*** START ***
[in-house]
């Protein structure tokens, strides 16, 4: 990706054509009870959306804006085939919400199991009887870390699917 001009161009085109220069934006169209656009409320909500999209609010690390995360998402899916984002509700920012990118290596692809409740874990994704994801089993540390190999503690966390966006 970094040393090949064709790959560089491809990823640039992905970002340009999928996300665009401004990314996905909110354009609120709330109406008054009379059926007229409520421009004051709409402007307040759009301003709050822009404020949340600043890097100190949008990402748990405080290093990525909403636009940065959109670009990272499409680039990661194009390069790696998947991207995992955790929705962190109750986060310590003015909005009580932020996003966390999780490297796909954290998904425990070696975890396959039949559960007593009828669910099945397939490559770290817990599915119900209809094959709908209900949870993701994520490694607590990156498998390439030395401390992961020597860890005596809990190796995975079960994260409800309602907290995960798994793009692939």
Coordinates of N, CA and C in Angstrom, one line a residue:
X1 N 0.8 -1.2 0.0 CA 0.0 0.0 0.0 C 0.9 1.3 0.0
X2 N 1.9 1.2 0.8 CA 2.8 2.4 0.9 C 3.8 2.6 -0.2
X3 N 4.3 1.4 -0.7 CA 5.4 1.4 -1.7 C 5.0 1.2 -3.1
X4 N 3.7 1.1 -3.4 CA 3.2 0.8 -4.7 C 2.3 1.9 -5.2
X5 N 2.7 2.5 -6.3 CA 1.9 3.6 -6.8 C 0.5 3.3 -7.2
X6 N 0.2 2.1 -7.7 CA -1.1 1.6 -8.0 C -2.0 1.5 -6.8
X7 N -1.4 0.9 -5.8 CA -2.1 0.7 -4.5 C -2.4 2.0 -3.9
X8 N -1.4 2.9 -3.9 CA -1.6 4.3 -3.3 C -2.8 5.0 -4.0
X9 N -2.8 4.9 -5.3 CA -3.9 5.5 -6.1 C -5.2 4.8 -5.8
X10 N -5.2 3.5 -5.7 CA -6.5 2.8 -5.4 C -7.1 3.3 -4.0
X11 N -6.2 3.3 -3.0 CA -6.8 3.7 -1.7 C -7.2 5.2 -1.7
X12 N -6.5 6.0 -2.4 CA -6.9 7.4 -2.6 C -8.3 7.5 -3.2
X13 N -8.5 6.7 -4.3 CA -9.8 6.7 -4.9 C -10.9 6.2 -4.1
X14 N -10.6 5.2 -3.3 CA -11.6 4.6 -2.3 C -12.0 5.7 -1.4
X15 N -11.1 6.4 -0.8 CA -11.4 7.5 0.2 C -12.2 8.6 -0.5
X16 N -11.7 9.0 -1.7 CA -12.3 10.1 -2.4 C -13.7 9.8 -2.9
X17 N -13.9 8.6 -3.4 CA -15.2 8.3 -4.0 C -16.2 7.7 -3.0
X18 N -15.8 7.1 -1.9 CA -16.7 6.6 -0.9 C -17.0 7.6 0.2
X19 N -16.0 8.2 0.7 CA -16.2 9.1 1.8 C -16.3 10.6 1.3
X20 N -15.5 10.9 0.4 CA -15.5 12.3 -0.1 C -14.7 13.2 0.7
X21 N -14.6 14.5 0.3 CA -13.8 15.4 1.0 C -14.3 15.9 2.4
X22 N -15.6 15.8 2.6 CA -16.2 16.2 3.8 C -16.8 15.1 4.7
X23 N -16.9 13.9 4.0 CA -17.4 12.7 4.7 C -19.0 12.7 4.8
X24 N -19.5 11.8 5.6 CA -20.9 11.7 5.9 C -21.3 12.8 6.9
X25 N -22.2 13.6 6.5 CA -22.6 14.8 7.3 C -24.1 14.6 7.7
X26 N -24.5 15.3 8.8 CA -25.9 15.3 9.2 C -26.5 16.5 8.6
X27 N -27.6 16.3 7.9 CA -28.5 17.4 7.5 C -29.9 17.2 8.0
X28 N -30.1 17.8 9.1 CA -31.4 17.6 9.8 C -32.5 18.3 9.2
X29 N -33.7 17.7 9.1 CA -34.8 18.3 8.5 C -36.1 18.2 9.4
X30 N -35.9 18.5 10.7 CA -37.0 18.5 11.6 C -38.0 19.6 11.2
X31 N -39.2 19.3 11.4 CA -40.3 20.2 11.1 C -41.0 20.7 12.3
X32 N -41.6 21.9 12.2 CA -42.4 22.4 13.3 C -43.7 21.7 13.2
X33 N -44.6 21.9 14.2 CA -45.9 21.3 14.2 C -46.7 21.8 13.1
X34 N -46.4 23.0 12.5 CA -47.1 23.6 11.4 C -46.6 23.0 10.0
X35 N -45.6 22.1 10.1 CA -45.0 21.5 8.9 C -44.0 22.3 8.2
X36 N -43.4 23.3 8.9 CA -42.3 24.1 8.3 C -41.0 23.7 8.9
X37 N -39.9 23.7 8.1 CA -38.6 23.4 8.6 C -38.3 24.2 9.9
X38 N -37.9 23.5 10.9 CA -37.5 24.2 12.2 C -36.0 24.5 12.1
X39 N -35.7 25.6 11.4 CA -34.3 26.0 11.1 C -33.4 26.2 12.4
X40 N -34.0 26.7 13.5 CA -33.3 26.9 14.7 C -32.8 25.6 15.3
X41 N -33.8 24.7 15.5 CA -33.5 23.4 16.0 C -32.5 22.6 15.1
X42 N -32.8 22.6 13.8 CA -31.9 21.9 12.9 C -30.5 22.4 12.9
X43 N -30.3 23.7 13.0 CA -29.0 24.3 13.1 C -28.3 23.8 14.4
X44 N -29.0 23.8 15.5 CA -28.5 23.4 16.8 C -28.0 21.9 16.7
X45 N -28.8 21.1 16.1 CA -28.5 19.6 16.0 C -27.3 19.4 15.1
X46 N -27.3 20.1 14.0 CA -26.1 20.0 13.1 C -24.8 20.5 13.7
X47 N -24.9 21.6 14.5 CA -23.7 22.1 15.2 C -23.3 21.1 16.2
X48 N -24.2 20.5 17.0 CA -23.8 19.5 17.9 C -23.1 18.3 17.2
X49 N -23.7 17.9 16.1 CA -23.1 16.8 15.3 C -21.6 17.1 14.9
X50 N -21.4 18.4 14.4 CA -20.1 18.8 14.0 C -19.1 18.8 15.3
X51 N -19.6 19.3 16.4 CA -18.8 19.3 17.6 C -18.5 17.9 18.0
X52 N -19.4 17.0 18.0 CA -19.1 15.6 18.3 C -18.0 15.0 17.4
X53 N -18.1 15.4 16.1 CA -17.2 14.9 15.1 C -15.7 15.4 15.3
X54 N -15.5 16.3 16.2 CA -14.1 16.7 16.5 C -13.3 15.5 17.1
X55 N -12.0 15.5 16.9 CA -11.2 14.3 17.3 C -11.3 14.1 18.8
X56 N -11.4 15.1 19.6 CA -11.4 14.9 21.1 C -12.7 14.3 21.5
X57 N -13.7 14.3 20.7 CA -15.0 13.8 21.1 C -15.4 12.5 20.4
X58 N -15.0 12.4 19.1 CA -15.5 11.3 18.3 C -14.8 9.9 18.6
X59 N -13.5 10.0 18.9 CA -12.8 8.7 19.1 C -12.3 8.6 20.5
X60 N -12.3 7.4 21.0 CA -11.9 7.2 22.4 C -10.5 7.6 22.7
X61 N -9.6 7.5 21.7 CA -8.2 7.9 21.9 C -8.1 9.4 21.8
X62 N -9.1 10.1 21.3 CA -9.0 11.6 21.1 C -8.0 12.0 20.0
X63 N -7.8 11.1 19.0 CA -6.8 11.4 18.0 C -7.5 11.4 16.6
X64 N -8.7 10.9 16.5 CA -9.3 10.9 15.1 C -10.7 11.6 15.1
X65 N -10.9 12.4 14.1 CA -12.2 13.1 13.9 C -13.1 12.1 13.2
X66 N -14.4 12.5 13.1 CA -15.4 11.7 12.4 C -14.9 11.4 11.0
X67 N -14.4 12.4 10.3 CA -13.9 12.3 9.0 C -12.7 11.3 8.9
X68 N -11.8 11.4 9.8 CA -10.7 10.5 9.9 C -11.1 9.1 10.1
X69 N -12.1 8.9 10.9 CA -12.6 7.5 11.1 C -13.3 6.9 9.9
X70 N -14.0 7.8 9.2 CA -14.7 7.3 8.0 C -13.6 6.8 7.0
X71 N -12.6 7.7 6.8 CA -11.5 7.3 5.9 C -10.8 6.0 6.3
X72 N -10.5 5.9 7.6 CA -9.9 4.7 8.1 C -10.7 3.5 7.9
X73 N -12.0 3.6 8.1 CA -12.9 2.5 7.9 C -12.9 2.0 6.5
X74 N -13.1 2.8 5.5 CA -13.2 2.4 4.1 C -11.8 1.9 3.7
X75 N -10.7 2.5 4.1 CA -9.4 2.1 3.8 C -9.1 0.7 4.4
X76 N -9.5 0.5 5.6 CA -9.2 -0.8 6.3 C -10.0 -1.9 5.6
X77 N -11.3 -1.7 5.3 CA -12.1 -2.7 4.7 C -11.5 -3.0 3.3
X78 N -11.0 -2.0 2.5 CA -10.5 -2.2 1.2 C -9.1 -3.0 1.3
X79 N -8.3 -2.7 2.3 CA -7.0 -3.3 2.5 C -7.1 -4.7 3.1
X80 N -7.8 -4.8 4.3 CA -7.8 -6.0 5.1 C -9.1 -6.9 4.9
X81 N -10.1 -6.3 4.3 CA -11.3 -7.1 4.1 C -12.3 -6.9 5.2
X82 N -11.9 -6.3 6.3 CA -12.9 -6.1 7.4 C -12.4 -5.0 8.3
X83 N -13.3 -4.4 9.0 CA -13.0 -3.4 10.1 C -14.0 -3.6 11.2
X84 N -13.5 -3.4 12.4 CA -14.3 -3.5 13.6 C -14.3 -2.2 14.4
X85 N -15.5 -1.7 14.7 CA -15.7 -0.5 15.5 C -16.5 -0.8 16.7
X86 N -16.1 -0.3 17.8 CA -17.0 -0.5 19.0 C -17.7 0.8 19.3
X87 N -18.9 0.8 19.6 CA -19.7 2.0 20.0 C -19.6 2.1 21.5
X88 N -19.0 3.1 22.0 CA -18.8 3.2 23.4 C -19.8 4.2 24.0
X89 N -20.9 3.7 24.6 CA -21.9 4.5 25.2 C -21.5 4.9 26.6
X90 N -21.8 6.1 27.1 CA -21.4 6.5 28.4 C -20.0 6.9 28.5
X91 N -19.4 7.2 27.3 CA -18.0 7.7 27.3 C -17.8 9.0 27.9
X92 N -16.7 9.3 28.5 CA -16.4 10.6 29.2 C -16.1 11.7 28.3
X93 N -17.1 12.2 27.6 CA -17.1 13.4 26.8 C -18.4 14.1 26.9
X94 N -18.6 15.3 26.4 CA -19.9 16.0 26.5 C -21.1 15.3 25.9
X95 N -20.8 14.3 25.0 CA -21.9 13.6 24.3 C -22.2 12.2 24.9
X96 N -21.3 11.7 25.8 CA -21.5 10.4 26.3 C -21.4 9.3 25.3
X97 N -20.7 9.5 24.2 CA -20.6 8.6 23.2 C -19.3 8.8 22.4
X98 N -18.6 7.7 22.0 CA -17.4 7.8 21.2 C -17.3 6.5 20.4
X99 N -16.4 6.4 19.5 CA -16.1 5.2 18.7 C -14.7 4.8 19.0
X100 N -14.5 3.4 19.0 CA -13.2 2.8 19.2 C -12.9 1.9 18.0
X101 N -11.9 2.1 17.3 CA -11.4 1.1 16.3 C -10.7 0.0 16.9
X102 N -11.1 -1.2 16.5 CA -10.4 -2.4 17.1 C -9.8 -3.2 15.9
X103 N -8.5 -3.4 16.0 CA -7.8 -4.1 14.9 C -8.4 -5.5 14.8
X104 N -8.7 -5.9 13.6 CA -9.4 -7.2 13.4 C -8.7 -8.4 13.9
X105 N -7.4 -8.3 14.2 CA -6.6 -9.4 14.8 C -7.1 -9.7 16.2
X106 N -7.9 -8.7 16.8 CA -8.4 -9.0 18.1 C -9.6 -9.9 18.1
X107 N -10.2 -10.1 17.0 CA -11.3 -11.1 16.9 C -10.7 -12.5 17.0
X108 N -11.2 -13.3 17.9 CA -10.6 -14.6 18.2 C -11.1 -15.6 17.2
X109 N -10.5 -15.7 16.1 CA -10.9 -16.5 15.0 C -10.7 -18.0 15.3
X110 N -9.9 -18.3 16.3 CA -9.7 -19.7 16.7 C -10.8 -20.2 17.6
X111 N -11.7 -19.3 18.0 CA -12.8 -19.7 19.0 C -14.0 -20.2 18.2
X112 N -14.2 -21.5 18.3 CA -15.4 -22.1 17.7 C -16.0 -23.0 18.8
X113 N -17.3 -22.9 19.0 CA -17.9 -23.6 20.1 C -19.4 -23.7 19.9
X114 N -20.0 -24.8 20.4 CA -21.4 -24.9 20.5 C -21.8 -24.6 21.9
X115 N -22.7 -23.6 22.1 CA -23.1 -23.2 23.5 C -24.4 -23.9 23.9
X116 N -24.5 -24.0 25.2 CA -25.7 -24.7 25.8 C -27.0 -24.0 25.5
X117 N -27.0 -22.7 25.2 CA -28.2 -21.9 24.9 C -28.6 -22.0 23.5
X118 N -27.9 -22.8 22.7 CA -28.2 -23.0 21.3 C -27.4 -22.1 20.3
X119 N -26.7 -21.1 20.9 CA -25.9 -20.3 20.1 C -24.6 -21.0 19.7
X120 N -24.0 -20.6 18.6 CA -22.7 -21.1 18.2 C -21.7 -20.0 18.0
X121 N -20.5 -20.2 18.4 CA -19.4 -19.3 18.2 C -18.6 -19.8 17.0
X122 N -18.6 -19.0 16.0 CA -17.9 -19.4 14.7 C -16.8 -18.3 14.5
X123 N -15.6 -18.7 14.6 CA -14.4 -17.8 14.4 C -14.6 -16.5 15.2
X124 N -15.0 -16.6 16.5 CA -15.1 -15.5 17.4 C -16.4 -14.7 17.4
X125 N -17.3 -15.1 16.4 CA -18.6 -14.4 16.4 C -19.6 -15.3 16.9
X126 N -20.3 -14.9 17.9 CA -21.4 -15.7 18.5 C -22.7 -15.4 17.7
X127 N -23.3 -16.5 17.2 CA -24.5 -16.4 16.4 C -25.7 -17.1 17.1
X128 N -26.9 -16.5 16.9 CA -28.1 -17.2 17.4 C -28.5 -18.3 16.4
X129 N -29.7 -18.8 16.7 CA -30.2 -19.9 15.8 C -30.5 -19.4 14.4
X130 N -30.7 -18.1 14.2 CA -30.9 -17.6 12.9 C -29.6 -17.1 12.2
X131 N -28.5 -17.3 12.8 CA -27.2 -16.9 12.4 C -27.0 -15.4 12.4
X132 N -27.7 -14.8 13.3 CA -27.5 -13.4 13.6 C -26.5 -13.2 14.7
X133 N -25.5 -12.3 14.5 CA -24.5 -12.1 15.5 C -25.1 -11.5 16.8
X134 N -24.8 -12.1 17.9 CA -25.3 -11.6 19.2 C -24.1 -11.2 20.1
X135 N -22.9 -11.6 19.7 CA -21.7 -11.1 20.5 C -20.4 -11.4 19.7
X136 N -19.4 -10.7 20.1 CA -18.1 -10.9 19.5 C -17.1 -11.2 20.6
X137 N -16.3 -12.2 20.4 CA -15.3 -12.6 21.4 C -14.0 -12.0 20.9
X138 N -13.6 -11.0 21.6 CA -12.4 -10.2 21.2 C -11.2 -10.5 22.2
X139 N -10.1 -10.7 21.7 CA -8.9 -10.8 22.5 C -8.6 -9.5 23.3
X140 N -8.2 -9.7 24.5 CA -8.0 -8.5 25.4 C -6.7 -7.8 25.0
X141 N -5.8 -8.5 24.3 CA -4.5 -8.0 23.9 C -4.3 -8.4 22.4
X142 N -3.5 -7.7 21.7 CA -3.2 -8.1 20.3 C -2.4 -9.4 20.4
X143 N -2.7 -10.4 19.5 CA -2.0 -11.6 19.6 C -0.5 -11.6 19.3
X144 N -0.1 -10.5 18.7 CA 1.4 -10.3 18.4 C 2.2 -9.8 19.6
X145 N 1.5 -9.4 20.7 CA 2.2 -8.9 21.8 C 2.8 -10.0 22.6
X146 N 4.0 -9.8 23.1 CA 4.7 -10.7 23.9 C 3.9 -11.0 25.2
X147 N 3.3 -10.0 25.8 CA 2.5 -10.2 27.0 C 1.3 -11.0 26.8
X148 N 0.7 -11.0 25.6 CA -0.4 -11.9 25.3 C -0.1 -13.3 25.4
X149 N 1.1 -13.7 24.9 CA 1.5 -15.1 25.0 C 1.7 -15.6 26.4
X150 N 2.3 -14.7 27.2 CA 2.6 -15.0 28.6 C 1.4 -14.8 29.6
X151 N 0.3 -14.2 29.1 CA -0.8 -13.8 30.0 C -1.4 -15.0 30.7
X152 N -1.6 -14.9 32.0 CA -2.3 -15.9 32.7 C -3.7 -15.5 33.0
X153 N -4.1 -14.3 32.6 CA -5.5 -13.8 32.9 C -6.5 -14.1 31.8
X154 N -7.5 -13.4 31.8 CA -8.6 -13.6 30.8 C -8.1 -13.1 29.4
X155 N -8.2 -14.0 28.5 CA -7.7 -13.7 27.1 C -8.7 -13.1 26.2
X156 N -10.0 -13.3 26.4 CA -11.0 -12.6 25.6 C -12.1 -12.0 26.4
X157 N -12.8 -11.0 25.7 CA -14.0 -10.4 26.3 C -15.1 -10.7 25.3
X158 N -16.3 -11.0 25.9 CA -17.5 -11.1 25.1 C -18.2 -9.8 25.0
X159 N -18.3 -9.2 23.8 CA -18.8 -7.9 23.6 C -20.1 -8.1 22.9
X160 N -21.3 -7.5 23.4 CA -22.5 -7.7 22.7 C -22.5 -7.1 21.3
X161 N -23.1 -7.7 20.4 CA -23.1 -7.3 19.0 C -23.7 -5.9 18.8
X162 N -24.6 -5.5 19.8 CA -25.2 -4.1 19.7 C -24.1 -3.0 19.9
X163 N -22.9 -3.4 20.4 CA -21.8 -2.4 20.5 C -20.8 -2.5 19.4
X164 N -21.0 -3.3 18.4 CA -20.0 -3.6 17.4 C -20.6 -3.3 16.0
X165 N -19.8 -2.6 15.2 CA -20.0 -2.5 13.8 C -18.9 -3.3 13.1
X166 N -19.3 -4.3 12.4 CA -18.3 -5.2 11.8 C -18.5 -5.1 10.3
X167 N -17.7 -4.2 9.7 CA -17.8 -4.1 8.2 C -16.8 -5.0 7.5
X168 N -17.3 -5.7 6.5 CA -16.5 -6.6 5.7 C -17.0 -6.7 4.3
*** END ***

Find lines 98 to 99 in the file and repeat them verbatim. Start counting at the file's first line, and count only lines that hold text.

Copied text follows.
X95 N -20.8 14.3 25.0 CA -21.9 13.6 24.3 C -22.2 12.2 24.9
X96 N -21.3 11.7 25.8 CA -21.5 10.4 26.3 C -21.4 9.3 25.3